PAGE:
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A bill to ban the sale and use of aborted fetal tissue in Wisconsin could halt important medical research, UW-Madison and biotech leaders say, but sponsors of the bill say such research could continue with other tissue.

Federal law already bans the sale of fetal tissue, though donation is allowed. The bill, scheduled for an Assembly committee hearing Tuesday, would ban the use of aborted fetal tissue in experiments.

An earlier version of the bill also would have banned research using cells derived from fetal tissue. Such cells are widely used at UW-Madison and around the country.

Lead sponsor, Rep. Andre Jacque, R-De Pere, said he changed the bill to allow use of the cells, but UW-Madison officials say the measure could still apply to the cells. Jacque said he would make more changes, if needed, to ensure that existing cell lines could be used. UW-Madison remains opposed to the bill, in part because it would certainly ban research involving fetal tissue.

Rick Moss, senior associate dean of the UW School of Medicine and Public Health, said about 100 labs on campus use cells derived from fetal tissue in studies on cancer, heart disease, Parkinson’s disease, blindness and other conditions. An additional six to eight labs use fetal tissue in work on diabetes and other afflictions , he said.

The bill “would make these people criminals,” Moss said. “That research would be shut down. It’s quite chilling.”

Jacque said that if researchers needed to create new cell lines, they could still use fetal tissue from miscarriages.

“This is establishing a higher standard,” he said. “There are individuals at the university who have tried to push the boundaries of not only scientific knowledge but medical ethics.”

UW Health spokeswoman Lisa Brunette disputed that, adding, “We review all research in this area for ethical as well as scientific integrity.” Scientists say switching to other cell lines would be costly, cause delays and is not as easy as it sounds.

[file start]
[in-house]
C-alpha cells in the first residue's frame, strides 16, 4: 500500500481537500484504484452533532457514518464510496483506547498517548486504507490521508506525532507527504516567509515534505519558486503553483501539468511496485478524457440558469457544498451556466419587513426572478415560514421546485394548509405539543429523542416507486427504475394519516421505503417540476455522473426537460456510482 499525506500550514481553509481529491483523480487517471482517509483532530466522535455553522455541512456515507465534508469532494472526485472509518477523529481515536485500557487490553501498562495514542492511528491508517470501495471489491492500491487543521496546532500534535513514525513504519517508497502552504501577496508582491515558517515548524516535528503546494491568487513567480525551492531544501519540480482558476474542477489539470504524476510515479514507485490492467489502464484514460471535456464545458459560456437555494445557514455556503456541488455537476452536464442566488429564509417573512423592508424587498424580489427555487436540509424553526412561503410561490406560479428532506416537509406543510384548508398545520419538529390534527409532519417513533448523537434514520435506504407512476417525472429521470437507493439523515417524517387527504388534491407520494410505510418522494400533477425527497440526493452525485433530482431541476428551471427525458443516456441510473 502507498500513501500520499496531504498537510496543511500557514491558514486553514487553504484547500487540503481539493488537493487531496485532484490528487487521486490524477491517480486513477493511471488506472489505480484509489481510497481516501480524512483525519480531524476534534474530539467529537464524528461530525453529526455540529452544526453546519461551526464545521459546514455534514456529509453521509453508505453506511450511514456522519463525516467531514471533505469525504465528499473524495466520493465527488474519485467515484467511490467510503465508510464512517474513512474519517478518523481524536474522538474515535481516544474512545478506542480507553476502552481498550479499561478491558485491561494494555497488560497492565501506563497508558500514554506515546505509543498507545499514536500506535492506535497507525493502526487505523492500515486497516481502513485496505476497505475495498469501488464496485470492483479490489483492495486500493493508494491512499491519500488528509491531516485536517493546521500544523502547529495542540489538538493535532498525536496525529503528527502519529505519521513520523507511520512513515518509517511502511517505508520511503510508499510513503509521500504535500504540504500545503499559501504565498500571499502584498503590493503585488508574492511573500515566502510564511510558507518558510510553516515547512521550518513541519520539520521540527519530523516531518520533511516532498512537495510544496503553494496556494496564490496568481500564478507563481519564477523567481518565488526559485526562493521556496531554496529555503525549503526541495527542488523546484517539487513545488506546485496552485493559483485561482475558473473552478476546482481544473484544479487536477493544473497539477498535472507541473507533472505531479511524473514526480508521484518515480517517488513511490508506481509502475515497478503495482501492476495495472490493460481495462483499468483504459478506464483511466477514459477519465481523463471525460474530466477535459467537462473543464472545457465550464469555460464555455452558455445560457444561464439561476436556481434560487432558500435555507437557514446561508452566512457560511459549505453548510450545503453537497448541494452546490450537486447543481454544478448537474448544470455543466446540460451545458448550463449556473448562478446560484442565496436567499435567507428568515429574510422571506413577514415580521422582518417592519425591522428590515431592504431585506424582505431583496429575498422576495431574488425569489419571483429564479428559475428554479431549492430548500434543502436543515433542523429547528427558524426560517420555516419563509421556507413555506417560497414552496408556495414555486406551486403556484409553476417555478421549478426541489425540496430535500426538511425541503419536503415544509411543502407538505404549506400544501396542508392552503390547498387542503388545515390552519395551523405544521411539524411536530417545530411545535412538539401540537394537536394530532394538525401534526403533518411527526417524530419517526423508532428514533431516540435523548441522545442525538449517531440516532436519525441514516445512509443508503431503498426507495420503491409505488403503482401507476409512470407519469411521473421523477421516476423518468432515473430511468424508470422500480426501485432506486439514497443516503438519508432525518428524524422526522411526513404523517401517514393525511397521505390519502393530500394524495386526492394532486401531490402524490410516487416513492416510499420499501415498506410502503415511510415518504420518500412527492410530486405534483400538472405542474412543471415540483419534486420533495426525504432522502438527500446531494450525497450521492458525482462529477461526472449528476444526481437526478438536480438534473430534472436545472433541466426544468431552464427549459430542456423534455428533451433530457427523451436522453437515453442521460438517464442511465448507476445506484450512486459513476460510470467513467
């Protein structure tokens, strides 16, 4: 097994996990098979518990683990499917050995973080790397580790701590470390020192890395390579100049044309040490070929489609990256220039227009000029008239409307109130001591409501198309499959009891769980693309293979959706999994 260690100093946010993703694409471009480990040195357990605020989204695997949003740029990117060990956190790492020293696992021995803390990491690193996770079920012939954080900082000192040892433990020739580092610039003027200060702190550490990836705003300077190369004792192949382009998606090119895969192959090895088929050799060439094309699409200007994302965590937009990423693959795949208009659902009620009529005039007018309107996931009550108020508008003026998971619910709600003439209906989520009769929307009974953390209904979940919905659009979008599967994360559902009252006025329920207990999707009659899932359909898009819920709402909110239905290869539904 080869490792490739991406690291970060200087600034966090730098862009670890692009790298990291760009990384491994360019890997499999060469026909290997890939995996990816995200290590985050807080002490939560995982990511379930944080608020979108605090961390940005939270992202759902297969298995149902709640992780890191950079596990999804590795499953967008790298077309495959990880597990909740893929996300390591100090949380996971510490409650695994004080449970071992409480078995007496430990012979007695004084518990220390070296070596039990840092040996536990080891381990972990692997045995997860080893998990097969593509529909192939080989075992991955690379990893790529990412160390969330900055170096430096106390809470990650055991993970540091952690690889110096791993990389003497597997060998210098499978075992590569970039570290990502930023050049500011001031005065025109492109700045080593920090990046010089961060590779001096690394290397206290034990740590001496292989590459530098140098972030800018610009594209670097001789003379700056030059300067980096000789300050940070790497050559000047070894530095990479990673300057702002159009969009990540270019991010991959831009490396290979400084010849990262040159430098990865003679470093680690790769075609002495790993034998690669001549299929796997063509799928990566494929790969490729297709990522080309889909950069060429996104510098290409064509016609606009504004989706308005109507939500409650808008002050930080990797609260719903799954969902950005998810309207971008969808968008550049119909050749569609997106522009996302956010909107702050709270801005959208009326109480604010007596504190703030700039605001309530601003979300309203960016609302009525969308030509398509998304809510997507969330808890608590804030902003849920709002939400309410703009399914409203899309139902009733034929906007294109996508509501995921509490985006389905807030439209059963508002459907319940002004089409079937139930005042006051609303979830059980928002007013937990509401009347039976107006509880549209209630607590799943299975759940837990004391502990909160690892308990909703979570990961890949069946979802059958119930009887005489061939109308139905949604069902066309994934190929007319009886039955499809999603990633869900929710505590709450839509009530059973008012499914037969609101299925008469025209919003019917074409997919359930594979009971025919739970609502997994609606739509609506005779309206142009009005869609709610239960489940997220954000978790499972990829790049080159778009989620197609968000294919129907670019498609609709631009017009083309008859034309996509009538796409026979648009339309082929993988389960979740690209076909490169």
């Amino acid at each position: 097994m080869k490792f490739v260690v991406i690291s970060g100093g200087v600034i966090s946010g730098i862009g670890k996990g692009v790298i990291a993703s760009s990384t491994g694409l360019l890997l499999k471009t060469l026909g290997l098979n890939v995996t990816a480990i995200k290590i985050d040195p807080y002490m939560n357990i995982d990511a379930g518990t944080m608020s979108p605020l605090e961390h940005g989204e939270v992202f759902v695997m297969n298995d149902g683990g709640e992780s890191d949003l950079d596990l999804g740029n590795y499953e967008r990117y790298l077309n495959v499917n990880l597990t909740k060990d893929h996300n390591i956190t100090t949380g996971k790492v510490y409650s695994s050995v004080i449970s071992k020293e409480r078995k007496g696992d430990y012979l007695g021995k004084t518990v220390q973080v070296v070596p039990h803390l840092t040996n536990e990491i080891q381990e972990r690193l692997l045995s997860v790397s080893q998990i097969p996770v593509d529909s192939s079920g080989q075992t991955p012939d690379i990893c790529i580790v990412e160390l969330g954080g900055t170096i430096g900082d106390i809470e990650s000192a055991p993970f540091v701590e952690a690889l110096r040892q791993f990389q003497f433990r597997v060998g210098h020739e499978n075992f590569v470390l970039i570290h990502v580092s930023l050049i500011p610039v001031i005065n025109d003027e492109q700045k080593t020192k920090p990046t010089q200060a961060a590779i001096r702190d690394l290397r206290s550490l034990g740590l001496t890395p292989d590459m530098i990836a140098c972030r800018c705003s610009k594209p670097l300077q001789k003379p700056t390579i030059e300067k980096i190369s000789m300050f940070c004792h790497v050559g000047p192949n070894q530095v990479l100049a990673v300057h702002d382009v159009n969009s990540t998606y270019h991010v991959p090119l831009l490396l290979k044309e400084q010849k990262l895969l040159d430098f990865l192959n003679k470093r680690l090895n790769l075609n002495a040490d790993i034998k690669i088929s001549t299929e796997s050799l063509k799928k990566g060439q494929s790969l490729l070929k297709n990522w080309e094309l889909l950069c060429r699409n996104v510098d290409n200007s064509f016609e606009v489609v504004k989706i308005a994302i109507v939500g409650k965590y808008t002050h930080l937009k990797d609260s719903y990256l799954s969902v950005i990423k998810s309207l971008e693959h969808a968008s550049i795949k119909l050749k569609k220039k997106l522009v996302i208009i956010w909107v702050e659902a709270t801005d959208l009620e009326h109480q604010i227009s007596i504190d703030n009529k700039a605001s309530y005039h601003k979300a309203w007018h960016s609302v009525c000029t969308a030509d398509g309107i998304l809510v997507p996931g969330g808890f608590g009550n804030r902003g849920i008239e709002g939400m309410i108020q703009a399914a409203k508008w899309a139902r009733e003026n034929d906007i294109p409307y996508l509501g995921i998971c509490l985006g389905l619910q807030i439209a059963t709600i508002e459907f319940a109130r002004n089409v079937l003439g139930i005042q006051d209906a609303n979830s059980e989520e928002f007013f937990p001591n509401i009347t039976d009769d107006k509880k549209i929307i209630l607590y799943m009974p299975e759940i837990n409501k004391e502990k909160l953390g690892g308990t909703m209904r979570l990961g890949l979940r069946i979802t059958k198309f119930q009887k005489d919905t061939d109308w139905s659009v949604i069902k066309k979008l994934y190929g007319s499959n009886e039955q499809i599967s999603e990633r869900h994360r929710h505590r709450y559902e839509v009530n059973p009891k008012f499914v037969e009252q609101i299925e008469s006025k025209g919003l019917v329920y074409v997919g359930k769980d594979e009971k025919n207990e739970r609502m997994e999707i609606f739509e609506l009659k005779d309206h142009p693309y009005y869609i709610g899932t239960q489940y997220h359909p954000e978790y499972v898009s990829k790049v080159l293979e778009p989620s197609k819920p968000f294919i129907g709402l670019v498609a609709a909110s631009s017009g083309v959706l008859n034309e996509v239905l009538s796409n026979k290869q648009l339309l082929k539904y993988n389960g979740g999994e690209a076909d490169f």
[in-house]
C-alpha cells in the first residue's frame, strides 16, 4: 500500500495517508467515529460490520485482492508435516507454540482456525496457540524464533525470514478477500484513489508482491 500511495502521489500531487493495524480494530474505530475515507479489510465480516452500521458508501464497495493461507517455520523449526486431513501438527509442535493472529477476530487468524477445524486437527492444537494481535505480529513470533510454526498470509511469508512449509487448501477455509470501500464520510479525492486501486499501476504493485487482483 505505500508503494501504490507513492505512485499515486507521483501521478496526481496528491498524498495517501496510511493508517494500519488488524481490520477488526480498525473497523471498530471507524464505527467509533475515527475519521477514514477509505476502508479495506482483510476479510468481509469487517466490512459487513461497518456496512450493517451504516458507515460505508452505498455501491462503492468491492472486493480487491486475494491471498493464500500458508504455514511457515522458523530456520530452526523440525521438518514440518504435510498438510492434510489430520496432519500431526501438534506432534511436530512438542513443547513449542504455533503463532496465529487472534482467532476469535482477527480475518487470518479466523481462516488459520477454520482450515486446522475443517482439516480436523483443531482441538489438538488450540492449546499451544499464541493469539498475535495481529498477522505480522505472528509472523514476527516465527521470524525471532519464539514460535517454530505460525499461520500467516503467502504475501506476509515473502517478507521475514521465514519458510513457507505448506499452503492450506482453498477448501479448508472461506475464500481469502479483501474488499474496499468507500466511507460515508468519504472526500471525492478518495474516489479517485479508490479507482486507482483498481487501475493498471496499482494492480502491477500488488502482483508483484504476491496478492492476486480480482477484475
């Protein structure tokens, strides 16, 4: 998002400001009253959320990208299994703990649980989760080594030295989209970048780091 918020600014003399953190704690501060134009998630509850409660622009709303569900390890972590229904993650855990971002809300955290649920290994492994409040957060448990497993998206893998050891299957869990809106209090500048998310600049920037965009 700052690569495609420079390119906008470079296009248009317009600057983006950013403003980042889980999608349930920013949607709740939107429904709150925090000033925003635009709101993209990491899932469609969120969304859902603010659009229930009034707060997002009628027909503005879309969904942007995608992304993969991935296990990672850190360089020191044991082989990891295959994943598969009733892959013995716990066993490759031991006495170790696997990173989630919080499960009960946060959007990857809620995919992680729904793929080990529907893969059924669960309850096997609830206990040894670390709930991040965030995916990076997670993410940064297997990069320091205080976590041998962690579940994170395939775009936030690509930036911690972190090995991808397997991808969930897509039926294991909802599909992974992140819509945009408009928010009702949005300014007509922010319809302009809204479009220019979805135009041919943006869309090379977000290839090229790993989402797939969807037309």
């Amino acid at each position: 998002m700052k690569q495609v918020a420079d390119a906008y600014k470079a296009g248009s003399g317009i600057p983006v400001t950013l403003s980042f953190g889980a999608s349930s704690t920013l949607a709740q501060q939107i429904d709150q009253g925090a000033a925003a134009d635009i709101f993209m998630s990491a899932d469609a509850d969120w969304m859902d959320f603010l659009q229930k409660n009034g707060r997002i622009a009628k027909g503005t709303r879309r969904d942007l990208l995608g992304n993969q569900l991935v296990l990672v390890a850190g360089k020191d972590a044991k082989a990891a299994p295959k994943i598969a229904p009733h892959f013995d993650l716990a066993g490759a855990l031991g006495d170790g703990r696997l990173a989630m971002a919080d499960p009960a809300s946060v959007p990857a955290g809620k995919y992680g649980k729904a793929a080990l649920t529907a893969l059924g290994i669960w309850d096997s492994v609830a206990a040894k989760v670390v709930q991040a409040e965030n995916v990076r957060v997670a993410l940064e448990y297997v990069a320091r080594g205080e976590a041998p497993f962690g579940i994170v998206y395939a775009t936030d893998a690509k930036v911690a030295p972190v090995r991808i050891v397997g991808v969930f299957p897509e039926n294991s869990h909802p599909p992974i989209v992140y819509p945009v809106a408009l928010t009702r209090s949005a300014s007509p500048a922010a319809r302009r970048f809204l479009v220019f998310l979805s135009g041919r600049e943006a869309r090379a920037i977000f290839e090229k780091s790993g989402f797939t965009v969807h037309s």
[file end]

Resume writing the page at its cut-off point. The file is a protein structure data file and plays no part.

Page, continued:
Jacque introduced similar measures in 2011 and 2013. He said the new bill could have more support this year because of recently released videos by anti-abortion activists that show Planned Parenthood officials describing how they sometimes provide fetal tissue to medical researchers.

“I feel pretty good about the chances, with the additional public awareness,” Jacque said.

Jacque, along with Rep. Joel Kleefisch, R-Oconomowoc, and Sen. Duey Stroebel, R-Saukville, circulated the latest draft of their bill Wednesday. The bill was introduced Friday.

Laurel Patrick, spokeswoman for Gov. Scott Walker, declined to say if Walker would sign the measure. But she said the governor found the Planned Parenthood videos “abhorrent” and would work with legislators to “ban these practices in Wisconsin.”

The bill wouldn’t affect stem cell research. Embryos used to create embryonic stem cells have come from discarded embryos at fertility clinics, not abortions, and newer induced pluripotent stem cells don’t involve embryos.

Moss said research using fetal tissue or cells brings in $76 million a year to the university. Much of it involves HEK cells, or human embryonic kidney cells that were derived from the aborted tissue of a single fetus in the 1970s and are widely used around the country.

Some of the fetal tissue comes from repositories in New York and the state of Washington, Moss said. That tissue is acquired as needed for particular studies, said UW-Madison spokesman Terry Devitt.

Laura Kiessling, a UW-Madison chemistry professor, uses HEK cells to study an intestinal protein that could help in developing new kinds of antibiotics for drug-resistant bacterial infections.

“It’s really just a standard research tool,” Kiessling said. Telling scientists they couldn’t use the cells “would be like all of a sudden telling people that microwaves can’t be used to cook things anymore,” she said.

Paul Radspinner, president and CEO of FluGen, a Madison company developing a flu vaccine expected to enter clinical trials next year, said the work involves growing flu virus in HEK cells.

“If you take those cells away, this vaccine would never have been made,” Radspinner said.

He said generating such cell lines involves costly validation and screening, a process that takes years and would be very difficult to start from scratch.

If the bill passes, Radspinner said, “we’d seriously have to contemplate leaving the state.”

Jacque said other states, including Illinois and Ohio, have passed similar laws without impairing medical research.

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